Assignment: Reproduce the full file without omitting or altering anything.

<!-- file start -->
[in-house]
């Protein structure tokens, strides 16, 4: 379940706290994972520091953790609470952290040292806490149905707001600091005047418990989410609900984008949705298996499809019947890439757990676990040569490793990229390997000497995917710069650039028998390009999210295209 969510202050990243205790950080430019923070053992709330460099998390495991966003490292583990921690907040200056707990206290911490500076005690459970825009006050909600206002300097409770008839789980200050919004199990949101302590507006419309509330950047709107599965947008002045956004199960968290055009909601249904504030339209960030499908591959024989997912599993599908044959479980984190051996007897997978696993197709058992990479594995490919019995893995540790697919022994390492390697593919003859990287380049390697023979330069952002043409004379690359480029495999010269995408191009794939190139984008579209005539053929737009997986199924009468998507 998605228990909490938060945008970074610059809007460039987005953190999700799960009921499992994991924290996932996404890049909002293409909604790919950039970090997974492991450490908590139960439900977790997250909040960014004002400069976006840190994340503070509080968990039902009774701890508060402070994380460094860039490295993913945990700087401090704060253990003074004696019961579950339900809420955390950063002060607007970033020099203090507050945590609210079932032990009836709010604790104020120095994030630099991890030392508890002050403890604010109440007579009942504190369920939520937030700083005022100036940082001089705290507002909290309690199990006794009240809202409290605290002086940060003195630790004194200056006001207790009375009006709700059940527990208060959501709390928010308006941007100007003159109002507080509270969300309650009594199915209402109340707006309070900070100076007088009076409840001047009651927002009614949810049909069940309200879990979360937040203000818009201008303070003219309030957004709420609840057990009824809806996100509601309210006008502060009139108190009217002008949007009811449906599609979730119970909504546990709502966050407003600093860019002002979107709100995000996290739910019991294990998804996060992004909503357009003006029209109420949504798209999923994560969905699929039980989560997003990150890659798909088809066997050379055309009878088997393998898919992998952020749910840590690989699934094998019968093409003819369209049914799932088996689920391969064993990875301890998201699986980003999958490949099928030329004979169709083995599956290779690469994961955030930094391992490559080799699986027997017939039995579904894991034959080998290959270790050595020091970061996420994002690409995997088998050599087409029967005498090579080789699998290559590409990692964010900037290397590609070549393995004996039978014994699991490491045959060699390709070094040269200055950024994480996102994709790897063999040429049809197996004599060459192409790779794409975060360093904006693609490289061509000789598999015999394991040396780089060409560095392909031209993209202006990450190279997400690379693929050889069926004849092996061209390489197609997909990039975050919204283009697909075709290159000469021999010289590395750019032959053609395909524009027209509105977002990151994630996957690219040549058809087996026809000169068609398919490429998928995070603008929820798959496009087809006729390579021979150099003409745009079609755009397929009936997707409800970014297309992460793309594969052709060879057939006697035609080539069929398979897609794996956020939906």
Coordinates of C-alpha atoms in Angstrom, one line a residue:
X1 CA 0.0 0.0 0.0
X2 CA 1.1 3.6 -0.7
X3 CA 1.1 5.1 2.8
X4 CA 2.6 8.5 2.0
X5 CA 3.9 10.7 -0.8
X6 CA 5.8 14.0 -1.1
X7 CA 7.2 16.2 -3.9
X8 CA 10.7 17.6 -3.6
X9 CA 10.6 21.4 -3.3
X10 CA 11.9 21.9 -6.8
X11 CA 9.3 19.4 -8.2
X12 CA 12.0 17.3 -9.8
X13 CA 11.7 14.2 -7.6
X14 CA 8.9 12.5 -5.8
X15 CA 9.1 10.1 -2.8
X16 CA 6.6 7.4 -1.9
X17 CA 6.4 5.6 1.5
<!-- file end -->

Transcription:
[in-house]
């Protein structure tokens, strides 16, 4: 379940706290994972520091953790609470952290040292806490149905707001600091005047418990989410609900984008949705298996499809019947890439757990676990040569490793990229390997000497995917710069650039028998390009999210295209 969510202050990243205790950080430019923070053992709330460099998390495991966003490292583990921690907040200056707990206290911490500076005690459970825009006050909600206002300097409770008839789980200050919004199990949101302590507006419309509330950047709107599965947008002045956004199960968290055009909601249904504030339209960030499908591959024989997912599993599908044959479980984190051996007897997978696993197709058992990479594995490919019995893995540790697919022994390492390697593919003859990287380049390697023979330069952002043409004379690359480029495999010269995408191009794939190139984008579209005539053929737009997986199924009468998507 998605228990909490938060945008970074610059809007460039987005953190999700799960009921499992994991924290996932996404890049909002293409909604790919950039970090997974492991450490908590139960439900977790997250909040960014004002400069976006840190994340503070509080968990039902009774701890508060402070994380460094860039490295993913945990700087401090704060253990003074004696019961579950339900809420955390950063002060607007970033020099203090507050945590609210079932032990009836709010604790104020120095994030630099991890030392508890002050403890604010109440007579009942504190369920939520937030700083005022100036940082001089705290507002909290309690199990006794009240809202409290605290002086940060003195630790004194200056006001207790009375009006709700059940527990208060959501709390928010308006941007100007003159109002507080509270969300309650009594199915209402109340707006309070900070100076007088009076409840001047009651927002009614949810049909069940309200879990979360937040203000818009201008303070003219309030957004709420609840057990009824809806996100509601309210006008502060009139108190009217002008949007009811449906599609979730119970909504546990709502966050407003600093860019002002979107709100995000996290739910019991294990998804996060992004909503357009003006029209109420949504798209999923994560969905699929039980989560997003990150890659798909088809066997050379055309009878088997393998898919992998952020749910840590690989699934094998019968093409003819369209049914799932088996689920391969064993990875301890998201699986980003999958490949099928030329004979169709083995599956290779690469994961955030930094391992490559080799699986027997017939039995579904894991034959080998290959270790050595020091970061996420994002690409995997088998050599087409029967005498090579080789699998290559590409990692964010900037290397590609070549393995004996039978014994699991490491045959060699390709070094040269200055950024994480996102994709790897063999040429049809197996004599060459192409790779794409975060360093904006693609490289061509000789598999015999394991040396780089060409560095392909031209993209202006990450190279997400690379693929050889069926004849092996061209390489197609997909990039975050919204283009697909075709290159000469021999010289590395750019032959053609395909524009027209509105977002990151994630996957690219040549058809087996026809000169068609398919490429998928995070603008929820798959496009087809006729390579021979150099003409745009079609755009397929009936997707409800970014297309992460793309594969052709060879057939006697035609080539069929398979897609794996956020939906």
Coordinates of C-alpha atoms in Angstrom, one line a residue:
X1 CA 0.0 0.0 0.0
X2 CA 1.1 3.6 -0.7
X3 CA 1.1 5.1 2.8
X4 CA 2.6 8.5 2.0
X5 CA 3.9 10.7 -0.8
X6 CA 5.8 14.0 -1.1
X7 CA 7.2 16.2 -3.9
X8 CA 10.7 17.6 -3.6
X9 CA 10.6 21.4 -3.3
X10 CA 11.9 21.9 -6.8
X11 CA 9.3 19.4 -8.2
X12 CA 12.0 17.3 -9.8
X13 CA 11.7 14.2 -7.6
X14 CA 8.9 12.5 -5.8
X15 CA 9.1 10.1 -2.8
X16 CA 6.6 7.4 -1.9
X17 CA 6.4 5.6 1.5